COVID-19: ‘Coronavirus-free’ certification? | A brutal month globally

Cancun hotels want June opening, certification

The Cancun, Mexico, hotel industry plans to reopen its doors June 1 and wants to do so by selling itself as a “COVID-free” or “coronavirus-free destination,” for which it is promoting the creation of a new certificate to be granted by the country’s Ministries of Health and Tourism. The proposal was made by the president of the Hotel Association of Cancun, Puerto Morelos and Isla Mujeres, Roberto Cintron Gomez, and his counterpart at the Mexican Association of Hotels and Motels, Rafael Garcia, who is lobbying on the issue at the federal level in Mexico.

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March sees devastating impact of virus

Recent HotStats full profit-and-loss performance data for March illustrated the destructiveness of COVID-19 on the global hotel industry, with the U.S., Europe, Asia and Middle East all recording year-over-year profit drops greater than 100%. Gross operating profit per available room (GOPPAR) was down 110.6% YOY to US$-12.71. The triple-digit drop was by far the largest percentage decline ever recorded by HotStats since it started charting U.S. data. The previous high was -10.4% in March 2015. March also marked the first time in the HotStats database that the U.S. recorded a negative GOPPAR value.

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Spain-based NH rolls out new health standards

In an attempt to maintain safety for guests and staff, Madrid-based NH Hotel Group and inspection company SGS are collaborating on a project to formalize health precautions. The new processes, which will include the revision and adaptation of all hygiene and disinfection protocols of the facilities, training for employees and control and monitoring of the measures, will be implemented in the hotels, so they will be prepared to receive their assessment seal as they recover activity. The NH Collection Barbizon Palace hotel in Amsterdam, currently in operation, and the NH Nacional in Madrid will be the first establishments to have the new health standards.

Texas’ Ashford will keep US$126M in small-biz loans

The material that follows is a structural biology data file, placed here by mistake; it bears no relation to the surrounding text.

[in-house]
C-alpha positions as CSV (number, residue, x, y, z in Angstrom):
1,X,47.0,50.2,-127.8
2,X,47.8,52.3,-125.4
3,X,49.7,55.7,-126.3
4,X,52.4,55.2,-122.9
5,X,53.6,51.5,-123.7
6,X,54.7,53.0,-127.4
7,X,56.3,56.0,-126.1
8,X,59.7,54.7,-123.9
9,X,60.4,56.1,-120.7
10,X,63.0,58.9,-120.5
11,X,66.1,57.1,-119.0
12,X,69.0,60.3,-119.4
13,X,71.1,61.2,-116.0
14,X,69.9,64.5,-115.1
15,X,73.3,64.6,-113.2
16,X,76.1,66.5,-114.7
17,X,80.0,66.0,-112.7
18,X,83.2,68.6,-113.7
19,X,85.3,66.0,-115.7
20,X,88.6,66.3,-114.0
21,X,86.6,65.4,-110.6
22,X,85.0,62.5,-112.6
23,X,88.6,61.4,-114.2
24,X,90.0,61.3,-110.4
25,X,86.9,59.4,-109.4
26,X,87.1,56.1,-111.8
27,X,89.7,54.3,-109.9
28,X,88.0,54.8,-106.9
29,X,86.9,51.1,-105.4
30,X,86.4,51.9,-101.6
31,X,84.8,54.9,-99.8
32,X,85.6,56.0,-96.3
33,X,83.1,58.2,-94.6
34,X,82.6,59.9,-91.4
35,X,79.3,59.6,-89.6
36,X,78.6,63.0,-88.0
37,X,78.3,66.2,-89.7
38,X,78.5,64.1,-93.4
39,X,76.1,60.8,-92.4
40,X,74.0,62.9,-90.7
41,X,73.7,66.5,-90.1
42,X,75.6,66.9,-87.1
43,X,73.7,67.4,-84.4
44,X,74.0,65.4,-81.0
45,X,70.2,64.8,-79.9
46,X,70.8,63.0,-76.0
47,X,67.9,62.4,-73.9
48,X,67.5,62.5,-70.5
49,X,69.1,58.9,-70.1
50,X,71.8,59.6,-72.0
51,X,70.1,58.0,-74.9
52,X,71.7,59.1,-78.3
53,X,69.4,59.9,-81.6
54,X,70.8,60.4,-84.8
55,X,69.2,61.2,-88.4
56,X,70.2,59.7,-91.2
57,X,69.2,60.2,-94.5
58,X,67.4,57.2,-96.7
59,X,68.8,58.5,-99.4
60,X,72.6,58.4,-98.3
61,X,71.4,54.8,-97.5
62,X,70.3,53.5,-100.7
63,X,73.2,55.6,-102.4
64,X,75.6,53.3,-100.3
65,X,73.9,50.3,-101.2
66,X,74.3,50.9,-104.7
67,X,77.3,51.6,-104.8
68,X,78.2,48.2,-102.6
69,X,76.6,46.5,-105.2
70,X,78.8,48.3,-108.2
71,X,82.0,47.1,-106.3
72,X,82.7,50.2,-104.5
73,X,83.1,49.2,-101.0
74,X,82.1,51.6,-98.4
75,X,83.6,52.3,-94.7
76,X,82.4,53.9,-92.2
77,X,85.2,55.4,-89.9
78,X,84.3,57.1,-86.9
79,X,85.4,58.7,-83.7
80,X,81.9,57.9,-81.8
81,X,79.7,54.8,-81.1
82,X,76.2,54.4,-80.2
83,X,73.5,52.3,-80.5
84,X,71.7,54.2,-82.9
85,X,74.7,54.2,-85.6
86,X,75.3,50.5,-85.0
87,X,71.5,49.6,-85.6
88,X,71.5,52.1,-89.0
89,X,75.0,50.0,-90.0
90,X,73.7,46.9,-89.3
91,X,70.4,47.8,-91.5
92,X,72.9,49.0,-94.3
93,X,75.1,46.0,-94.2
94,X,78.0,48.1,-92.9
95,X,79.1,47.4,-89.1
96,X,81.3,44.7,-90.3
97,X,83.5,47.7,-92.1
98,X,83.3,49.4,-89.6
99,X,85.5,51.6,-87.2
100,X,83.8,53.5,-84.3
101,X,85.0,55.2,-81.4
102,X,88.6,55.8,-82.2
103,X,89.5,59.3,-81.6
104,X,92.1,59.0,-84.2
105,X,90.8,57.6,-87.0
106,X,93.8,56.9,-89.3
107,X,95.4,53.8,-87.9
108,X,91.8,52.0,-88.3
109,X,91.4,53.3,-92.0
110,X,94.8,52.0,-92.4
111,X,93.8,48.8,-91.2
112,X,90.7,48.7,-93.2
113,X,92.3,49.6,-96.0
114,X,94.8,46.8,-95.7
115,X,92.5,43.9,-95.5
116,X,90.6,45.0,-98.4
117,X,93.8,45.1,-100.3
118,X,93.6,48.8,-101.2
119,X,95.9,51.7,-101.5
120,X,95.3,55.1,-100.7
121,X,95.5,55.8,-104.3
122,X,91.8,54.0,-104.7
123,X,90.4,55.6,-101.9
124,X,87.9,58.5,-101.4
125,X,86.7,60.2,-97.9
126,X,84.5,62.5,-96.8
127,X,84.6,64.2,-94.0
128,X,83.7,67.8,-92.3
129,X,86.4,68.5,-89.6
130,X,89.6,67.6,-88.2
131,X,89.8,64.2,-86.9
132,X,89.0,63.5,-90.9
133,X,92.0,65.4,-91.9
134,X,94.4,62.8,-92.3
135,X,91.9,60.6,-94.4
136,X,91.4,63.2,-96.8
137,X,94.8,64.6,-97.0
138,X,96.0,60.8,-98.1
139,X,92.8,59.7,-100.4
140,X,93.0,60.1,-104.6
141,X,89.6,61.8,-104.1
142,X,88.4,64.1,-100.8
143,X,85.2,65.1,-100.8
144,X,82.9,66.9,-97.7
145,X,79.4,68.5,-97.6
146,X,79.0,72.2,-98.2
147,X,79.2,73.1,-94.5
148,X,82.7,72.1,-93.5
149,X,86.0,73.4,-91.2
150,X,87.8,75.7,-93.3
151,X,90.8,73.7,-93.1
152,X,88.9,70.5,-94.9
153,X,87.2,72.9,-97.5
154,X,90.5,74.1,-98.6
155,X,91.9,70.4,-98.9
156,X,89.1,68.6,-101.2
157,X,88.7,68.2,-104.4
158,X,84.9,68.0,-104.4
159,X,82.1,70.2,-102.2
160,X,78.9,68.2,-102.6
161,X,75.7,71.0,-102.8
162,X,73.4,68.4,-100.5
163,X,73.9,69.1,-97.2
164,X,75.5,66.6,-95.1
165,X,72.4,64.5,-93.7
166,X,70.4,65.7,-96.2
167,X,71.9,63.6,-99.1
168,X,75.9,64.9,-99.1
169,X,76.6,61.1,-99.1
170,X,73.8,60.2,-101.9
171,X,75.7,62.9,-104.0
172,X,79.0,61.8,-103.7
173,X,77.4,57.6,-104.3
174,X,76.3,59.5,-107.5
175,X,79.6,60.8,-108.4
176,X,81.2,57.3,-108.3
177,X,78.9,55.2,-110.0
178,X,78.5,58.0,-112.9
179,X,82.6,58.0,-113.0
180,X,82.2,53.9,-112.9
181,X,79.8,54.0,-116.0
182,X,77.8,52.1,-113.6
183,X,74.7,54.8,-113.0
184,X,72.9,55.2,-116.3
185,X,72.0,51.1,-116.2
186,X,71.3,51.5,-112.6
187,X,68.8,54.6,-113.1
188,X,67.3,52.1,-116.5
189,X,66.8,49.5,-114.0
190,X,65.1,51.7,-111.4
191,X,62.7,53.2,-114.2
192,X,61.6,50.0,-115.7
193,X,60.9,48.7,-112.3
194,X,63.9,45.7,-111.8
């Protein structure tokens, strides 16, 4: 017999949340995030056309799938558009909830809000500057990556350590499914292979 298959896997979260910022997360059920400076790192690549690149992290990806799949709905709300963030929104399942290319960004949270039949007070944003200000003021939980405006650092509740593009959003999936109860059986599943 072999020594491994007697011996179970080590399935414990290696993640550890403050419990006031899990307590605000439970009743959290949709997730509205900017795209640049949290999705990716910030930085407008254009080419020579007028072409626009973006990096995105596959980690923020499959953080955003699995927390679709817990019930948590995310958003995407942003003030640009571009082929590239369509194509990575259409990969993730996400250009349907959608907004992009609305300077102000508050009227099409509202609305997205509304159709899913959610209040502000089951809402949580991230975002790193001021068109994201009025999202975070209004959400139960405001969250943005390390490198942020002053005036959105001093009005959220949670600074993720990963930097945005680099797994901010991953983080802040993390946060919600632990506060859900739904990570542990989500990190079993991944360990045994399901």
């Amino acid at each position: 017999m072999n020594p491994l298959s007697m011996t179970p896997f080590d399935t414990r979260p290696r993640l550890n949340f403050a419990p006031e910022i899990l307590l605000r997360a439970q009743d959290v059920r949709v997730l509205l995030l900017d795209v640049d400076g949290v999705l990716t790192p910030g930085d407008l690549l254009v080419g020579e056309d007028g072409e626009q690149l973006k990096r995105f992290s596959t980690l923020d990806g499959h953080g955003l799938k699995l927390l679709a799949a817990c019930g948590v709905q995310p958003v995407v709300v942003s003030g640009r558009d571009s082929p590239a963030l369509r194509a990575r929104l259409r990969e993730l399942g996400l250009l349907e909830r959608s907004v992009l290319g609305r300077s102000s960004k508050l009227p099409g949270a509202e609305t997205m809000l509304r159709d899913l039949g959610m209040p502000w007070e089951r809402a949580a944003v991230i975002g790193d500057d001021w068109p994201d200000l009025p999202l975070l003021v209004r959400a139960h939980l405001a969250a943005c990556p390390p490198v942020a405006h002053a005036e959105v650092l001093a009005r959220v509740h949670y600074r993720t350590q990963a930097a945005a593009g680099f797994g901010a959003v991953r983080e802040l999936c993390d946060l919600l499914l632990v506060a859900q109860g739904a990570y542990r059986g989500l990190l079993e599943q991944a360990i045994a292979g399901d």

A group of publicly traded hotel companies based in Dallas, Texas, one of the biggest beneficiaries of a U.S. loan program to aid small companies during the COVID-19 crises, says it’s keeping US$126 million of that money to help put its thousands of employees back to work. In a detailed, 26-point note posted to its website, Ashford said criticism is “misplaced” over hotel companies getting forgivable loans from the government effort to rescue small businesses ailing from the COVID-19 pandemic. Ashford’s pushback comes as the program prepares to open the lending window Monday for a second time following an initial round that saw public companies claim millions in low-interest loans.

More from the Dallas Morning News

Global government response

Horwath HTL has released a report examining what governments around the world are doing, or not doing, to support hospitality businesses. This week includes updated information for Indonesia, Singapore and Spain, as well as new information for China, Taiwan, New Zealand, Ivory Coast, Greece, Hungary, Ireland, Netherlands and Portugal.

Download the report

AHLA’s industrywide cleaning standards

The American Hotel & Lodging Association (AHLA) has launched “Safe Stay,” an initiative focused on enhanced hotel cleaning practices, social interactions and workplace protocols to meet the new health and safety challenges and expectations presented by COVID-19. The program will attempt to change hotel industry norms, behaviors and standards to ensure both hotel guests and employees are confident in the cleanliness and safety of hotels once travel resumes. Best practices so far include:

•   Enhanced cleaning standards throughout the hotel, including guest rooms, meeting spaces, common areas and back-of-house spaces

•   Superior cleaning products with a greater concentration of bacteria-killing ingredients, in accordance with CDC guidelines

•   Social distancing practices and reducing person-to-person contact

•   Increased transparency throughout the guest’s visit

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Elsewhere: Can Mirae hang on to US$5.8B in Anbang assets?

A Korean asset manager that had promised to buy a chain of U.S. luxury hotels sold off by Chinese insurer Anbang failed to make a payment due April 17, raising questions about whether the US$5.8 billion deal will proceed. Mirae Asset Management won the 15-site Strategic Hotels portfolio in an auction last year, seeing off bids from a host of deep-pocketed investors including Blackstone, which had sold the chain to Anbang, Brookfield, SoftBank-backed Fortress and Government Investment Corp of Singapore. Mirae said the deal was still ongoing and that it was in talks with Anbang.

Read more at the Financial Times

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